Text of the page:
OK, I’ll just come out and say it: We should have government provided healthcare for everyone in this country.
“Did he really just say that?”
Yes, yes I did.
To understand why this is the right course of action, let’s first examine the role of government, particularly since so many people think this is exactly the reason government should NOT provide healthcare. The usual argument is, “it doesn’t say that in the constitution”. Well, it actually does. Look at the very first line of the constitution:
We the People of the United States, in Order to form a more perfect Union[…]promote the general Welfare […]
The role of government is to do what is best for the people it serves in order to benefit the union (country) as a whole. “So”, you might say, “I see how giving free healthcare helps my welfare, but how does it benefit the whole country’s welfare?”
One of the keys to a country having a prosperous economy is having a good supply of available resources. One of the resources required in an economy is the people who actually produce the outputs of the economy. If the supply of people (“human capital” in economic terms) is small, this limits your potential economic output. Similarly, if the supply of human capital is poorly educated, the economic output is limited. And finally, if the supply of human capital is in poor health, this also limits the productivity of the economy.
Another, simpler, factor is if the consumers of your economic output are spending a large amount of their income on healthcare, they can’t buy the product of your business.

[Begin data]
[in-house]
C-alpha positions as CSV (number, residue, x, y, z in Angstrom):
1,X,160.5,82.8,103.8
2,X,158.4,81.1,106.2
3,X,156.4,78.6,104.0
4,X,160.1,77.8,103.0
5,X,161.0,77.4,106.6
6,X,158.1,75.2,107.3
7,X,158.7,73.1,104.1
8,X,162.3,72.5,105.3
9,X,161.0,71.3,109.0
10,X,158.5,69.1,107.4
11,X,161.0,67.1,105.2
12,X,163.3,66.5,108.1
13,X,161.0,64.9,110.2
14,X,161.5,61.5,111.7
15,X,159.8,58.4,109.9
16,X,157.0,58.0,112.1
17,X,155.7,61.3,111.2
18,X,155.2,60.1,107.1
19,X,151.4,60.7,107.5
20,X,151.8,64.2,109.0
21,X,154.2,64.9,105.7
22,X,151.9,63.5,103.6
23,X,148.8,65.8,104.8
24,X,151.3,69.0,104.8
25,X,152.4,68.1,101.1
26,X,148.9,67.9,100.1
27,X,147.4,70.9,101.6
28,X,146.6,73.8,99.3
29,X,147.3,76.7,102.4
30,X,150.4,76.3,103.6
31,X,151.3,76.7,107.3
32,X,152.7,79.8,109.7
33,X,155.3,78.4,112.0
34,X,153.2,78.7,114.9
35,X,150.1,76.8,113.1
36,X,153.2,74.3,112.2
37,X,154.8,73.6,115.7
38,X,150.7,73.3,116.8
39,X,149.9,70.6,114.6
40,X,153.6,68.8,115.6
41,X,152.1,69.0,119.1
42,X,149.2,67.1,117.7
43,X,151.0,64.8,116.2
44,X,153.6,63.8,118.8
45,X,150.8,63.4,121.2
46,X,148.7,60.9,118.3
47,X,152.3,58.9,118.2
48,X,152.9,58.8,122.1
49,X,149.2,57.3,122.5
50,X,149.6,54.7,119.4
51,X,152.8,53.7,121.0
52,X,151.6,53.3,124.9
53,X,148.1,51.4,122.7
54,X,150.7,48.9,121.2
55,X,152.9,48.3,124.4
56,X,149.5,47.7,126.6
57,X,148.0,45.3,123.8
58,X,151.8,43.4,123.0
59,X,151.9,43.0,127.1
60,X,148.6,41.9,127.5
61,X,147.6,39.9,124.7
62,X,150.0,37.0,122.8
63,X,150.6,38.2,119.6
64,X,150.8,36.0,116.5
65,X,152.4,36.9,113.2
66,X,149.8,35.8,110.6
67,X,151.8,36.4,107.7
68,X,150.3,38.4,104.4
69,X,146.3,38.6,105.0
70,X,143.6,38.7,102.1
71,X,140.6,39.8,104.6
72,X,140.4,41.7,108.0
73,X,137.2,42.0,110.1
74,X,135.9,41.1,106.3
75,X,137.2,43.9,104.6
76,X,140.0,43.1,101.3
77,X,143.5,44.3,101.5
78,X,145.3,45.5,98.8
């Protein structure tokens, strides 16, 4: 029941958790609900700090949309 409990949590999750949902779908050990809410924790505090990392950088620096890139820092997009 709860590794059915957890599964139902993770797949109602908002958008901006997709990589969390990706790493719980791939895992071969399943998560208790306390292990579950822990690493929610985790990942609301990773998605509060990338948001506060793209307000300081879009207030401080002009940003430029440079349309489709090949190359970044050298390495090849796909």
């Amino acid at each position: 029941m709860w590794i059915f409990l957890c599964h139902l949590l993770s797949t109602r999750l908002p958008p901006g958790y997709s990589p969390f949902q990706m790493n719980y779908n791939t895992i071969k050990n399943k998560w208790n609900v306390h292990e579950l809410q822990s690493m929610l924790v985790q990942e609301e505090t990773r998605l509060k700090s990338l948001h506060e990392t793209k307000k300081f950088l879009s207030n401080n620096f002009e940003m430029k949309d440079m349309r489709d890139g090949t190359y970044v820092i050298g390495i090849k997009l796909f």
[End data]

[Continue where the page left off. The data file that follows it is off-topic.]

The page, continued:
“But wait”, you say, “government provided healthcare isn’t free! It’s paid for with taxes, so there’s no difference!” But there is a difference. The difference is the motives of each provider. If a private company provides health services (insurance, wellness care, surgery, whatever), they are motivated primarily by profit. I went to the doctor last year because of some chest pain I had after eating. Although there was no real reason to suspect any heart problems (I’m fairly young, with no history of heart problems, and the pain was just after lunch, which generally indicates heartburn), I ended up with a stress test, a nuclear stress test, and a cardiac catheterization, “just to be sure”. While the video is cool, I’m sure my insurance company didn’t like the bill for all of that. Was my doctor ripping me off intentionally? I don’t think so. But it would be easy to justify with, “well, there COULD be a problem, so we’ll just do this extra test to be sure, and if I get an extra $200 for that, well, hey, better safe than sorry.”
Some will argue that the government is filled with inefficiencies. This is true, but if you’ve ever worked in a large corporation you know there are also inefficiencies in business. The difference goes back to motives: When a business is working efficiently, it’s maximizing profits; when government is working efficiently, it is best serving the people. I know what motive I’d rather be aiming for when my health is on the line.